Sting discusses AI’s songwriting abilities: “It’s soul work, and machines don’t have souls”
Sting has weighed in on the role of AI in music-making, saying he doesn’t fear the technology because songwriting is “soul work” and “machines don’t have souls”.
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Asked if he thinks computers are capable of making good songs in a new interview with Music Week, Sting replied, “The analogy for me is watching a movie with CGI. I tend to be bored very quickly, because I know the actors can’t see the monster. So I really feel the same way about AI being able to compose songs.”
“Basically, it’s an algorithm and it has a massive amount of information, but it would lack just that human spark, that imperfection, if you like, that makes it unique to any artist, so I don’t really fear it.”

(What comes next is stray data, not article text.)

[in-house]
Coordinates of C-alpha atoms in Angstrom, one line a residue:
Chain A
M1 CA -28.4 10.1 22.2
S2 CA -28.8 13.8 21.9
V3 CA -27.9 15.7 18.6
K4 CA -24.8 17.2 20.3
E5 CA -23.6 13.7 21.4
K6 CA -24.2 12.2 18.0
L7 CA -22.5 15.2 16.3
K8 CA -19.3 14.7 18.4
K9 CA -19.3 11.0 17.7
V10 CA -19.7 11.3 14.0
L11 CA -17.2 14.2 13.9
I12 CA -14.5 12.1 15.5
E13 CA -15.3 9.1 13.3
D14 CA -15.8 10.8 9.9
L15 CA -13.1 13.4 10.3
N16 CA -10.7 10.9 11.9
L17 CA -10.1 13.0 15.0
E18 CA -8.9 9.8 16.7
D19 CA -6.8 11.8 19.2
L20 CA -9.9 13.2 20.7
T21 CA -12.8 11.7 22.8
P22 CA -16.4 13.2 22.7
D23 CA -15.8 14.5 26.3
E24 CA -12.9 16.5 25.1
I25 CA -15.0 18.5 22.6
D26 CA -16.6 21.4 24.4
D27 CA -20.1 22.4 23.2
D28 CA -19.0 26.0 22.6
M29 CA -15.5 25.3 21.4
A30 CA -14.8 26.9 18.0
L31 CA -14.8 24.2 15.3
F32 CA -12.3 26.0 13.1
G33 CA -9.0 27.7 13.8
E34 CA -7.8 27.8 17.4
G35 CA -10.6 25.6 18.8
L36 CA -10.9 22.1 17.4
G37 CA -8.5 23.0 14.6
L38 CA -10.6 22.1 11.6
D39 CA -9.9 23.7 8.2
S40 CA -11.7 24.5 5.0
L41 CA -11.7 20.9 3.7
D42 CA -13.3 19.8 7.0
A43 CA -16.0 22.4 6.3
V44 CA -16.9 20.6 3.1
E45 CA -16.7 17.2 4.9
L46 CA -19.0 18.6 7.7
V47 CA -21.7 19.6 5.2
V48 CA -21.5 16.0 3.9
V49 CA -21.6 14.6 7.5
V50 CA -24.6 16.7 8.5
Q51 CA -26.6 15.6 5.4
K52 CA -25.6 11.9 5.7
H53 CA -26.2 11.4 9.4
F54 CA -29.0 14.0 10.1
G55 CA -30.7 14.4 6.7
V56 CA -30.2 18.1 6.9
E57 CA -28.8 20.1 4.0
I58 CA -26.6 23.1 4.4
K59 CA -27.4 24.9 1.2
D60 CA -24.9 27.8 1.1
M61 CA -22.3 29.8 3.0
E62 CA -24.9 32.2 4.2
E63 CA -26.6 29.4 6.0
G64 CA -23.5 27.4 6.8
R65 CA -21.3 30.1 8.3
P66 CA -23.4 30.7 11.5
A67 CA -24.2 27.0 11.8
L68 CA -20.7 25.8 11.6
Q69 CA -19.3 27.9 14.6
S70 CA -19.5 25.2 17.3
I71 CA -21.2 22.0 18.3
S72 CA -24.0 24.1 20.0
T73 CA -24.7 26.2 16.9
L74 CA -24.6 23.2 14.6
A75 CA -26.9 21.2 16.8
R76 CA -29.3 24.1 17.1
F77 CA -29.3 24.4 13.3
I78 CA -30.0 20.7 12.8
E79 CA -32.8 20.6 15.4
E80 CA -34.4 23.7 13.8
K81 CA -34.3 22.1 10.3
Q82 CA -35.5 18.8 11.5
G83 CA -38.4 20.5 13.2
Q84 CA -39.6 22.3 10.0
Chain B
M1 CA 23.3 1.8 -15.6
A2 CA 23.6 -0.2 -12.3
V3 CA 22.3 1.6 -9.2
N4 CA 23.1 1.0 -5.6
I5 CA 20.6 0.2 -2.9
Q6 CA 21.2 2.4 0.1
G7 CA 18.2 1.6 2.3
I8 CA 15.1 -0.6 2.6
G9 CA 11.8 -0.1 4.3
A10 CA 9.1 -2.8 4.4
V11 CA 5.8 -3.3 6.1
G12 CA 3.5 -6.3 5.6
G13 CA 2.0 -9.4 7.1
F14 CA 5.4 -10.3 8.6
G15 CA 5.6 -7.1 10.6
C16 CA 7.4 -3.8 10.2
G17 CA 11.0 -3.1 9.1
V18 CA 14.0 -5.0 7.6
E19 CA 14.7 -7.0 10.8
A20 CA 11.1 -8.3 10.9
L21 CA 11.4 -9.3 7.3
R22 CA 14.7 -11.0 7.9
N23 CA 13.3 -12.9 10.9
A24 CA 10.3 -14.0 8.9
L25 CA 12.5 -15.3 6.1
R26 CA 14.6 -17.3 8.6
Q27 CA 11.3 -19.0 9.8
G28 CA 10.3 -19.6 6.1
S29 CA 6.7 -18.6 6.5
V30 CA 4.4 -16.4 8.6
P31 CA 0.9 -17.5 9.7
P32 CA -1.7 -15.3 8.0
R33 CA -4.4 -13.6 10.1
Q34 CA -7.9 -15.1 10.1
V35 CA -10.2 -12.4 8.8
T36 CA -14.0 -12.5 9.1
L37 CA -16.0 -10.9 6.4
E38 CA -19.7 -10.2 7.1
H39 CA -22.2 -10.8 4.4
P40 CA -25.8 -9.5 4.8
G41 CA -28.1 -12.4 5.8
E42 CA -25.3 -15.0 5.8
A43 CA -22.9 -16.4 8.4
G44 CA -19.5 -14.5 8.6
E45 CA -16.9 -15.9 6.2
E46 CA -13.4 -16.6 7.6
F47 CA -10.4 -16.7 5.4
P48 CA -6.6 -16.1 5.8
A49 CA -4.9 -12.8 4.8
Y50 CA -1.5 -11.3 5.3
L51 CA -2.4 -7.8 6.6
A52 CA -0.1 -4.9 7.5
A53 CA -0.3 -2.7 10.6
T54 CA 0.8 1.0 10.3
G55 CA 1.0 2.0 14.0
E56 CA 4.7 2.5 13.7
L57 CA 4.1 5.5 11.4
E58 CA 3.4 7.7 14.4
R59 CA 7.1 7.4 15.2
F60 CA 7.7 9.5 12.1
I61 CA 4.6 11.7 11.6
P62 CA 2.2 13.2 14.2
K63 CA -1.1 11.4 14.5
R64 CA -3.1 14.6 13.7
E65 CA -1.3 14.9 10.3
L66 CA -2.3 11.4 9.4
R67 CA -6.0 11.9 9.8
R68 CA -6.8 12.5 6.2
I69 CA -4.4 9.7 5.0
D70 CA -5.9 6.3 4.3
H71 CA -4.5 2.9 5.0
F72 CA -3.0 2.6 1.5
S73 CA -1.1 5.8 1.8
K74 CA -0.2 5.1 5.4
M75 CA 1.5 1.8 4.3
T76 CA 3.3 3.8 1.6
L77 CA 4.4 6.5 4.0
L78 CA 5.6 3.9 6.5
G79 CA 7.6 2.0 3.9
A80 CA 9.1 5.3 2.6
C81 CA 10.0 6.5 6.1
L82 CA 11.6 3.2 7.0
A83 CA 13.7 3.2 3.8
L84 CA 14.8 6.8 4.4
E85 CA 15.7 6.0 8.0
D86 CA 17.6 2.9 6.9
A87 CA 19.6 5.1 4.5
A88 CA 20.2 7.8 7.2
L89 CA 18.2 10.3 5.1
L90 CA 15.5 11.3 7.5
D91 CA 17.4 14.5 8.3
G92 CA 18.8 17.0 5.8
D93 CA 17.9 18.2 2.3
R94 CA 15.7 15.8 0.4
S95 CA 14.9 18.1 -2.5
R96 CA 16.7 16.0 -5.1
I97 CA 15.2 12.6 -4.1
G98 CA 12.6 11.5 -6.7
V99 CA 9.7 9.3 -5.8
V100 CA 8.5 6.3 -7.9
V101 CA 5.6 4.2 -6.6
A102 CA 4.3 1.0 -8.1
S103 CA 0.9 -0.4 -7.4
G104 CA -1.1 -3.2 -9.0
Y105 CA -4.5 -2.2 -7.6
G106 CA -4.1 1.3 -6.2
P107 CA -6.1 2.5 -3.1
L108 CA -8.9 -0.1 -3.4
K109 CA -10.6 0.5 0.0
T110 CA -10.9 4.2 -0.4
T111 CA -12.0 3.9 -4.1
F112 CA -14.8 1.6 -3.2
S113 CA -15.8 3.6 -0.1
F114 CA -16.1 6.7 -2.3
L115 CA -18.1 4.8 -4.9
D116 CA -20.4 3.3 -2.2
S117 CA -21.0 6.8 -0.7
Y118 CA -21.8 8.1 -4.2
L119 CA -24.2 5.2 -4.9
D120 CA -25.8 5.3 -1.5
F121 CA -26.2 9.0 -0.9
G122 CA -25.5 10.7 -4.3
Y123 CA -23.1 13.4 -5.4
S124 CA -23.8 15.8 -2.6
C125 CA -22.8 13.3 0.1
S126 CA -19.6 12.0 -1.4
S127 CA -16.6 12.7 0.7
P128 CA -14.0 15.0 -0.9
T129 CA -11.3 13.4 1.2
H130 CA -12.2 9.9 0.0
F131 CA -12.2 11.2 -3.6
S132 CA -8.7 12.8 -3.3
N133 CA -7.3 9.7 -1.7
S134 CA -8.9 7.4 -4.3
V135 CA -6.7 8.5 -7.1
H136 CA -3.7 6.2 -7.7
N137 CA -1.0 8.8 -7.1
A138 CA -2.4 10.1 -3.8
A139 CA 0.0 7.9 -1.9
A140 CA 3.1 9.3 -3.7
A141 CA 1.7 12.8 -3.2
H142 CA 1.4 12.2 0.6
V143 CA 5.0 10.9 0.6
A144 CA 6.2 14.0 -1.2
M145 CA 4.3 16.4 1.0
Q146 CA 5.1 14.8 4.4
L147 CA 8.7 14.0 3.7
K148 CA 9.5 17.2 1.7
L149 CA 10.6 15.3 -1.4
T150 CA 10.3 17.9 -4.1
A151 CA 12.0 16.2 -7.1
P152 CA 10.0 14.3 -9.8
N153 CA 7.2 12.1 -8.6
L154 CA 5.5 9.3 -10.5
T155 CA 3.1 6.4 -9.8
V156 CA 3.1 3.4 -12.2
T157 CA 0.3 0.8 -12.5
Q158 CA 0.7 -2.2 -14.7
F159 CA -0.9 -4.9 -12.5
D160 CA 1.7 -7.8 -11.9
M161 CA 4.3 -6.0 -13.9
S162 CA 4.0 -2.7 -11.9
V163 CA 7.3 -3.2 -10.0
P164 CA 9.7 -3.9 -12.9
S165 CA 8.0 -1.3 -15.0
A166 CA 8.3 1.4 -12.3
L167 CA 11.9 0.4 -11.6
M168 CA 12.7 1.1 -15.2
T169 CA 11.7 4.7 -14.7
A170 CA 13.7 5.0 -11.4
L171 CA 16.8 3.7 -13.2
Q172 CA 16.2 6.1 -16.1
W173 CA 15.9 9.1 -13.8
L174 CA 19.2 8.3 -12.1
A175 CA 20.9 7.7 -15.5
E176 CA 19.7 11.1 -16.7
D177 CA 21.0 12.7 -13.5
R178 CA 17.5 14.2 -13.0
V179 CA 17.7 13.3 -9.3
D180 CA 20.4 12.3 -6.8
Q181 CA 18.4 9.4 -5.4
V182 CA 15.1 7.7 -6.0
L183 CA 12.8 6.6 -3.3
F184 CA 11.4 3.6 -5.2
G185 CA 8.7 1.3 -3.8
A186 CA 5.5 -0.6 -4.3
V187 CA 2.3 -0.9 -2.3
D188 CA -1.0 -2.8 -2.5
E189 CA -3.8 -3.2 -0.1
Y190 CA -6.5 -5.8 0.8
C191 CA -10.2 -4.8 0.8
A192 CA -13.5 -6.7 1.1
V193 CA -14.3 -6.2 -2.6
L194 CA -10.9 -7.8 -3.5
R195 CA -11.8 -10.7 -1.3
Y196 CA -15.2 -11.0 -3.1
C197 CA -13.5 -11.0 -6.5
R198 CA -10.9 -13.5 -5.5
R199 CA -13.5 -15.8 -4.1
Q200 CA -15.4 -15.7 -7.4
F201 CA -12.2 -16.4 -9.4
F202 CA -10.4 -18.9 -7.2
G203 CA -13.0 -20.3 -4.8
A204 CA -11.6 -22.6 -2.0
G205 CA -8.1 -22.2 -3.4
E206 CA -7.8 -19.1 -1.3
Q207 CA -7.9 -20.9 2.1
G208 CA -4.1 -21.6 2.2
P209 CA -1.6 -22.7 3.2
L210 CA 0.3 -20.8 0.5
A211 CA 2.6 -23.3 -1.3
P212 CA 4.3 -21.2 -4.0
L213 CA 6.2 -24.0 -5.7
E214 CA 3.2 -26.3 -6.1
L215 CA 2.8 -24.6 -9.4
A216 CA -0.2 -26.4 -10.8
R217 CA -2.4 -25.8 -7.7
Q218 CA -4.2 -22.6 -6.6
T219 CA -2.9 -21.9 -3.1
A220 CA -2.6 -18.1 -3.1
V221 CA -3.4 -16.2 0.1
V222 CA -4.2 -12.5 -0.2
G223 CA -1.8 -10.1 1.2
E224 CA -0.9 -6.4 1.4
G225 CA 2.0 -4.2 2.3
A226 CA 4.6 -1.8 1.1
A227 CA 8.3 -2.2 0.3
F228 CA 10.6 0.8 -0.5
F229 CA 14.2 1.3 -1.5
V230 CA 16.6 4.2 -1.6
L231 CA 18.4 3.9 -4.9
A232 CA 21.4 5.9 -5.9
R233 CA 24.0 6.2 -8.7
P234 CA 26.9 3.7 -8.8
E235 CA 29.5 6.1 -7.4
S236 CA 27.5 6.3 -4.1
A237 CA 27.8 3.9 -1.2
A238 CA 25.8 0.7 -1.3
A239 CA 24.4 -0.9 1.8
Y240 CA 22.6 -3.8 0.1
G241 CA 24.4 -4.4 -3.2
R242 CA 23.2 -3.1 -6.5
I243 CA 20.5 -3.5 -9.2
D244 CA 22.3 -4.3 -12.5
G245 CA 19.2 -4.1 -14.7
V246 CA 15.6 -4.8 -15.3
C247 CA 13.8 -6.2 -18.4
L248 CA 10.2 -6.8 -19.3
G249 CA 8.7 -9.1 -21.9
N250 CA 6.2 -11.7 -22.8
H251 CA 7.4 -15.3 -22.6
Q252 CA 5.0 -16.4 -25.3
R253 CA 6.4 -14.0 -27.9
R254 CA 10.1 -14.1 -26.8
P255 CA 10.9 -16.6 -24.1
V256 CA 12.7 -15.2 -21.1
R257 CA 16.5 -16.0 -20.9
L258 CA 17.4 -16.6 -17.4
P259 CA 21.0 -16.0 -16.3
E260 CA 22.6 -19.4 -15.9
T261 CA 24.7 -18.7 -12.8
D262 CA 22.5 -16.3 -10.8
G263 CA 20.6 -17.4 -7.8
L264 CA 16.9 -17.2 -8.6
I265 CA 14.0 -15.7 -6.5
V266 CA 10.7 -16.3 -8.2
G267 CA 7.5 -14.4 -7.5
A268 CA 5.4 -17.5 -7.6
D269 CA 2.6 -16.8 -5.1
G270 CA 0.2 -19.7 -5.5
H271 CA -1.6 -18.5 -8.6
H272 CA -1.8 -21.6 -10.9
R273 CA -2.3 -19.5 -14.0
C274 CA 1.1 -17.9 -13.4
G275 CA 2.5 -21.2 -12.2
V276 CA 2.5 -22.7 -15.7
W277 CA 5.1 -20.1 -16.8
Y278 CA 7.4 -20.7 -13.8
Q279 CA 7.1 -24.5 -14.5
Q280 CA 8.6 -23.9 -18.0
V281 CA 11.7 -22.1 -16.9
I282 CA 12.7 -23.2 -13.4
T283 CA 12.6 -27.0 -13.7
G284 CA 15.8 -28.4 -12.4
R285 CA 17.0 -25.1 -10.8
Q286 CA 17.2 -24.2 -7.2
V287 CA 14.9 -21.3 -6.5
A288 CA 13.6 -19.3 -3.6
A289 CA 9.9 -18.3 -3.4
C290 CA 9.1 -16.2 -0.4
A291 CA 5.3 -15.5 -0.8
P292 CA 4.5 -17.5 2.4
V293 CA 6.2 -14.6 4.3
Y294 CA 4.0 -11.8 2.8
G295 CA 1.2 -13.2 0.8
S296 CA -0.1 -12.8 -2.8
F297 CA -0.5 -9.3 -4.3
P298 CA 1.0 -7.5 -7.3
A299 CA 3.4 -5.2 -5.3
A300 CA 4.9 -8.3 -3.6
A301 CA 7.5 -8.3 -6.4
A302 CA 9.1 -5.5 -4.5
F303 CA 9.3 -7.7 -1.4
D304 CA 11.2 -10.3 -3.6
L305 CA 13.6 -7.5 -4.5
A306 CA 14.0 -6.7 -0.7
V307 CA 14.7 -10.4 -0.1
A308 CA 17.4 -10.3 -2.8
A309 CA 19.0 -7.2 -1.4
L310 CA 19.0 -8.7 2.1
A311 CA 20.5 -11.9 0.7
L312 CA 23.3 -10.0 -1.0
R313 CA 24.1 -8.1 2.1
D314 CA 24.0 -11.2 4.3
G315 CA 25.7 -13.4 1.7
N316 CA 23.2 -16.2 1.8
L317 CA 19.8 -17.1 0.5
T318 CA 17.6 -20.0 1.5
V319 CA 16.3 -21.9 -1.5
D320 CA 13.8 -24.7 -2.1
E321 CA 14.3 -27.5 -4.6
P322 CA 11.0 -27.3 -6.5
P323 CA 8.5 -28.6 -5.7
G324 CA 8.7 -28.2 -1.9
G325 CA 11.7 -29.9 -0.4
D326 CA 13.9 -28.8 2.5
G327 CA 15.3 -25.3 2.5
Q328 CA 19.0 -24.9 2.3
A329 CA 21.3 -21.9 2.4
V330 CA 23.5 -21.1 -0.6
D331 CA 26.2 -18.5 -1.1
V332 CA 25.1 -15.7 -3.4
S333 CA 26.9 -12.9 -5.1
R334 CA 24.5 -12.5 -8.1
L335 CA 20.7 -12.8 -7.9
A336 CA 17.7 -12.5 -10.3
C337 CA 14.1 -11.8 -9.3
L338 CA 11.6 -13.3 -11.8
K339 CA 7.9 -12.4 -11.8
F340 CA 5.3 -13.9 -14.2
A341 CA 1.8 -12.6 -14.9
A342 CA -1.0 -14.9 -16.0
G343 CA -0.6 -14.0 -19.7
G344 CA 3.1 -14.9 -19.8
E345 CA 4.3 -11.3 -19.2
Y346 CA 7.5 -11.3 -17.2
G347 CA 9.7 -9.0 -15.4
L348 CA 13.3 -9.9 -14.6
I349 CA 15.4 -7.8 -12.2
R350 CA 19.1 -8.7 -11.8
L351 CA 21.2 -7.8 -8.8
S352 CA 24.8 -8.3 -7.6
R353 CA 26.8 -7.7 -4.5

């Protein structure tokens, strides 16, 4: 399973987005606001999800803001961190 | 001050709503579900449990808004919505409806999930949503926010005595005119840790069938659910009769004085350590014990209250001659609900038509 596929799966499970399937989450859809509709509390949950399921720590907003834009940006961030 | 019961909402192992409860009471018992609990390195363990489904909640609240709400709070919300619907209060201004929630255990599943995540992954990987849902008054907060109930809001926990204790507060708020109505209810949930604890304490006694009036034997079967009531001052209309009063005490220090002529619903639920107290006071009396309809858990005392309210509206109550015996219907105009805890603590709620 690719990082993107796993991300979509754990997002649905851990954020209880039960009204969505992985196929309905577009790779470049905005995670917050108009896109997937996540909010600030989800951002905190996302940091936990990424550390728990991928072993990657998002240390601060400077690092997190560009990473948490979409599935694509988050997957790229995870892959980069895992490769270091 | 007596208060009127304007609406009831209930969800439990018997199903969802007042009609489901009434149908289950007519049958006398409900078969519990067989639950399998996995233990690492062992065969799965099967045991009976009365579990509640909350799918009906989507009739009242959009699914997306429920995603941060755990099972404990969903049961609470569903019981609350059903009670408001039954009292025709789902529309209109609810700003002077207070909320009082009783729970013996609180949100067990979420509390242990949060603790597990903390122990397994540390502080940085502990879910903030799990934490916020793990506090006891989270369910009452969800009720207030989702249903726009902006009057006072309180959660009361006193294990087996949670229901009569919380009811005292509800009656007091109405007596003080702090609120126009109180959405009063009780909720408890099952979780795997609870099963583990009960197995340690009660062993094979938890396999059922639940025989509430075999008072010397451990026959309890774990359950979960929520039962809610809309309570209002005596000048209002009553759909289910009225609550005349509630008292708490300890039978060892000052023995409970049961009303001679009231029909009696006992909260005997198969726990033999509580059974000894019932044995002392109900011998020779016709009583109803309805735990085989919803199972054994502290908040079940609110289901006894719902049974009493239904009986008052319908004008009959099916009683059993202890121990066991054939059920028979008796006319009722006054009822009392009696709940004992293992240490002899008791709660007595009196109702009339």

“A lot of music could be created by AI quite efficiently,” he added. “I think electronic dance music can still be very effective without involving humans at all. But songwriting is very personal. It’s soul work, and machines don’t have souls. Not yet anyway…”
Elsewhere in the chat, the musician also offered his thoughts on Ed Sheeran’s recent Thinking Out Loud copyright case, saying “No one can claim a set of chords. No one can say, ‘Oh that’s my set of chords.’ I think [Sheeran] said, ‘Look songs fit over each other.’ They do, so I think all of this stuff is nonsense and it’s hard for a jury to understand, that’s the problem.”
“They can be bamboozled by a musicologist saying, ‘There are four notes here that are concurrent.’ No, no, it doesn’t work that way. But all songs are related, and publishing is quite a recent thing. Classical composers would take a theme from another composer and say, ‘This is based on a theme by Brahms and it will be fine,’ but there was no publishing.”
“So that was the truth, musicians steal from each other – we always have. I don’t know who can claim to own a rhythm or a set of chords at all, it’s virtually impossible.”
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